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Can a 4-day working week really boost employee satisfaction?

In the last few years, we are seeing more and more mentions of the 4-day work week. That’s not a compressed 5-day week, and it’s not a 4-day week with longer hours – it’s a working week where nothing changes, except you have the fifth day off. It sounds like a dream come true – a whole day less of work, a three-day weekend, and no pay cut.

The Guardian recently reported that 100 UK companies have signed up to make the new set-up permanent. A survey carried out found that about 95% of companies involved in trialling the 4-day work week reported productivity had either stayed the same or increased. In fact, results of trials worldwide seem to be positive on the whole, with only a handful of complaints, so can this model of work really increase employee satisfaction?

Pros and cons of the 4-day working week

  • Employees have more time off! Getting to fit more of the things they enjoy into their weekend means employees are likely to be happier overall, which in turn reduces their risk of burnout, and can help keep their quality of work high. All of this can increase dopamine, which is the motivating, feel-good chemical in the brain, which staves off mental health challenges.
  • Many employees juggle extra responsibilities outside of the workplace, but because they have bills to pay, they have no choice but to carry on working full-time. A three-day weekend can help them to slow down and relax. As long as they use the weekend to actually rest properly, of course.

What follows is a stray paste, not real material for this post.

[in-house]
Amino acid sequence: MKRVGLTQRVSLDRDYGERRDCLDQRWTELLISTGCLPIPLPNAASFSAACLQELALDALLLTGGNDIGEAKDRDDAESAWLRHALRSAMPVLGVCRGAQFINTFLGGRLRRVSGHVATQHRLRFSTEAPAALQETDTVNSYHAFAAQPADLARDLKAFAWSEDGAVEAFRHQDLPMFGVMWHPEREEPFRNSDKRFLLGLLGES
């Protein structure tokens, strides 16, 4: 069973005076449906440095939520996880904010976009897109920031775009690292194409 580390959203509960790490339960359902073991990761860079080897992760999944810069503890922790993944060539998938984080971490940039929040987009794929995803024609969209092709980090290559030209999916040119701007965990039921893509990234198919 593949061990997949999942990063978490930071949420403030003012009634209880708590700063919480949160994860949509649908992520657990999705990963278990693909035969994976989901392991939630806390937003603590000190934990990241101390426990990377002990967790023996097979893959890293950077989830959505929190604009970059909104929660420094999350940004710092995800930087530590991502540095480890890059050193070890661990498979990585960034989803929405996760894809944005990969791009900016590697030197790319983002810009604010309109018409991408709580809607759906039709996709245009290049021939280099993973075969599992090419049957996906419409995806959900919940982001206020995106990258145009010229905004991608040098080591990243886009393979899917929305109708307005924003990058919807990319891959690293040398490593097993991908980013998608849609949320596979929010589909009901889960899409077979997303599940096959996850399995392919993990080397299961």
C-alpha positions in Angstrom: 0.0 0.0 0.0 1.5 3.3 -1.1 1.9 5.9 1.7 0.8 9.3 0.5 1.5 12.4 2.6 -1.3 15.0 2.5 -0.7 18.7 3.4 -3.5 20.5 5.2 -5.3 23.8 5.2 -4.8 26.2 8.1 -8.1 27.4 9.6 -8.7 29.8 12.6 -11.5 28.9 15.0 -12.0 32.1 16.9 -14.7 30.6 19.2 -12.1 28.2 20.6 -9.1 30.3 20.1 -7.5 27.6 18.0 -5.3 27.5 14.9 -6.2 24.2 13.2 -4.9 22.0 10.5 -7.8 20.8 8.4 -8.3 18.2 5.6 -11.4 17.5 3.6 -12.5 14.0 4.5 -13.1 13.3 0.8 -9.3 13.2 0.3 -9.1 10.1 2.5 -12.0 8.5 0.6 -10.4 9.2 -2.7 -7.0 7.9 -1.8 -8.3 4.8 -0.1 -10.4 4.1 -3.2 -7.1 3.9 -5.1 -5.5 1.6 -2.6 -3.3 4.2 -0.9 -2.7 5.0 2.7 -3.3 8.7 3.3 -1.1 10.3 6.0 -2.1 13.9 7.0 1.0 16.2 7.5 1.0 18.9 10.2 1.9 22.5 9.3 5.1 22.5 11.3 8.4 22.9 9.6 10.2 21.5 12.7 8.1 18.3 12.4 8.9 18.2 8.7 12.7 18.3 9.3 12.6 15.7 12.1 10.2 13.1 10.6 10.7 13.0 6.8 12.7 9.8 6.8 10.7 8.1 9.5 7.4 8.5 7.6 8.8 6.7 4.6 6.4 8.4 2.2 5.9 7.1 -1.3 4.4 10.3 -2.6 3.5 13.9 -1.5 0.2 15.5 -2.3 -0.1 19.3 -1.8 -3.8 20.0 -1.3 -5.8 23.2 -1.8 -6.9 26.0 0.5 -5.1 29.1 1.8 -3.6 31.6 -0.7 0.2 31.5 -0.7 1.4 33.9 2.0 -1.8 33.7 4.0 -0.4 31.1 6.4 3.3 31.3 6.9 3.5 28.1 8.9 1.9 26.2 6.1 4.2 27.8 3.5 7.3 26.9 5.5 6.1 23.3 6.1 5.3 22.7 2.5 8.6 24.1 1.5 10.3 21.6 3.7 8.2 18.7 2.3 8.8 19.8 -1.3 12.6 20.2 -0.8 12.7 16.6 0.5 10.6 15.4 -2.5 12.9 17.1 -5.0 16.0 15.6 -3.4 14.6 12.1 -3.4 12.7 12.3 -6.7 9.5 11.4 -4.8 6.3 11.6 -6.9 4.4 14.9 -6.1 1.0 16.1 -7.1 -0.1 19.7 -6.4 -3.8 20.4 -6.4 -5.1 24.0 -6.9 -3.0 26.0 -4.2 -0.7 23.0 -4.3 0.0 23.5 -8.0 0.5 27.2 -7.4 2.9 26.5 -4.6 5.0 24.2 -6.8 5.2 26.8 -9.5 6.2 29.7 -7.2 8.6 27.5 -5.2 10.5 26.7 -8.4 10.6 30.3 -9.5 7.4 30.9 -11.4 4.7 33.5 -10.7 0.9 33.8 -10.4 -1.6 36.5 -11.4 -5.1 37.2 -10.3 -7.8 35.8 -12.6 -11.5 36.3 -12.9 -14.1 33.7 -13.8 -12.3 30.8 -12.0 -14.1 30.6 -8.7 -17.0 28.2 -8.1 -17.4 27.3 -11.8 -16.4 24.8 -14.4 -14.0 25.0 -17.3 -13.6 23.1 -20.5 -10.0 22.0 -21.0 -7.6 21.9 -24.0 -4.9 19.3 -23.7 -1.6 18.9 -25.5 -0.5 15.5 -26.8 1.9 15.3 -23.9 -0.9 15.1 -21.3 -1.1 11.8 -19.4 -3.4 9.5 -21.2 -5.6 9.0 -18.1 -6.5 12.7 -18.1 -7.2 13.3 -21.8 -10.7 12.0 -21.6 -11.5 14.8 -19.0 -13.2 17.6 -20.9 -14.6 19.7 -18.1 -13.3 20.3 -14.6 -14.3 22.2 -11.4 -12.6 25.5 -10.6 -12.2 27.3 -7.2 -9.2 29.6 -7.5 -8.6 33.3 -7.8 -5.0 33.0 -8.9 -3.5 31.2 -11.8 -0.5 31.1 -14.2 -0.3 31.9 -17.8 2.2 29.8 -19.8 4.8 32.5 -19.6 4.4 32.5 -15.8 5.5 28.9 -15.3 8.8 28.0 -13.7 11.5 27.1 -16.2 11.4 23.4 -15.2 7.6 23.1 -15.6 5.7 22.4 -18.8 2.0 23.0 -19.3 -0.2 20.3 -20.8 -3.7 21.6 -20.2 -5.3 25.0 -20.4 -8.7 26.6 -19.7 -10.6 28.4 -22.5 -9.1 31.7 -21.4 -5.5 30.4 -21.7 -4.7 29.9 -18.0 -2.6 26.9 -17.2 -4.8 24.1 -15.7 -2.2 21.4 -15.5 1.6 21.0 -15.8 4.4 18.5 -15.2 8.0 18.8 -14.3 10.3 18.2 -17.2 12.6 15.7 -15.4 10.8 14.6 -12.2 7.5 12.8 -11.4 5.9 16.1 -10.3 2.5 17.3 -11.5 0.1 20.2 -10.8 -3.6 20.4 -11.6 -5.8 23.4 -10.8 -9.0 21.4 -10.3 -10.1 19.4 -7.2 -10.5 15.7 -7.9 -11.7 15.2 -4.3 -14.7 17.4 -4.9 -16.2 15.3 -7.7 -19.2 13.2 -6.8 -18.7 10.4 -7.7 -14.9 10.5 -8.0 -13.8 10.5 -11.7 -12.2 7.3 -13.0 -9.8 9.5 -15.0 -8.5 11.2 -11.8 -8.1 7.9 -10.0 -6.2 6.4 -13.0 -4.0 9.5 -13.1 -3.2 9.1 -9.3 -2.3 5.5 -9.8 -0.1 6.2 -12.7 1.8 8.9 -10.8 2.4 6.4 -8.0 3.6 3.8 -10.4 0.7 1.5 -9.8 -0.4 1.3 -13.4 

• According to Gallup, employees suffering from burnout are 63% more likely to take a sick day, and the Harvard Business Review lists workload as its #1 cause of burnout. Longer weekends will help to reduce the risk of burnout and sick days, because employees have more time to recover from the workload of the previous week. On the other hand, it could be argued that fewer days may make a workload feel even heavier, which leads us onto the cons of the 4-day week…

Cons of the 4-day working week

  • Many employees will still end up working the same hours, just compressed into fewer days. No matter what, participants in the 4-day work week are expected to produce the same amount of output.
  • Some may argue that many hours of the typical office day are wasted, so they can be trimmed out of the 4-days and instead make up the Friday where no one has to work, but others say that those “microbreaks” throughout the working day actually do have a purpose – recharging the brain in between tasks. In other words, time spent “unproductively” in the office is actually beneficial and needed for good performance. Expecting employees to work steadily with no lapses in concentration for the 4 days is unrealistic and unhealthy and puts people on the path to burnout.

What matters the most is designing a working week that suits BOTH the needs of the organisation AND the employees.

The discussion of 4 vs 5 workdays may very well be an opening to a conversation in your workplace. But we think the bigger issue is to have honest conversations with your team about the organisation of the work that needs to be done. The answer may not be the same solution for everyone, but should be one that leads to a more effective workplace, where more people thrive and grow.

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In conclusion, the four-day work week isn’t all it’s cracked up to be. It’s easy to forget that shorter working weeks are also associated with difficult economic times, and they are not always a symbol of advancement. So with the pros and cons of the 4-day working week in mind, it would be far better to invest in your team by undergoing shooksvensen’s team development training. To learn more about how our training programmes such as Rewired to Relate can benefit each member of your team and make for a happier, healthier workplace, give us a call today and will be happy to talk you through it.

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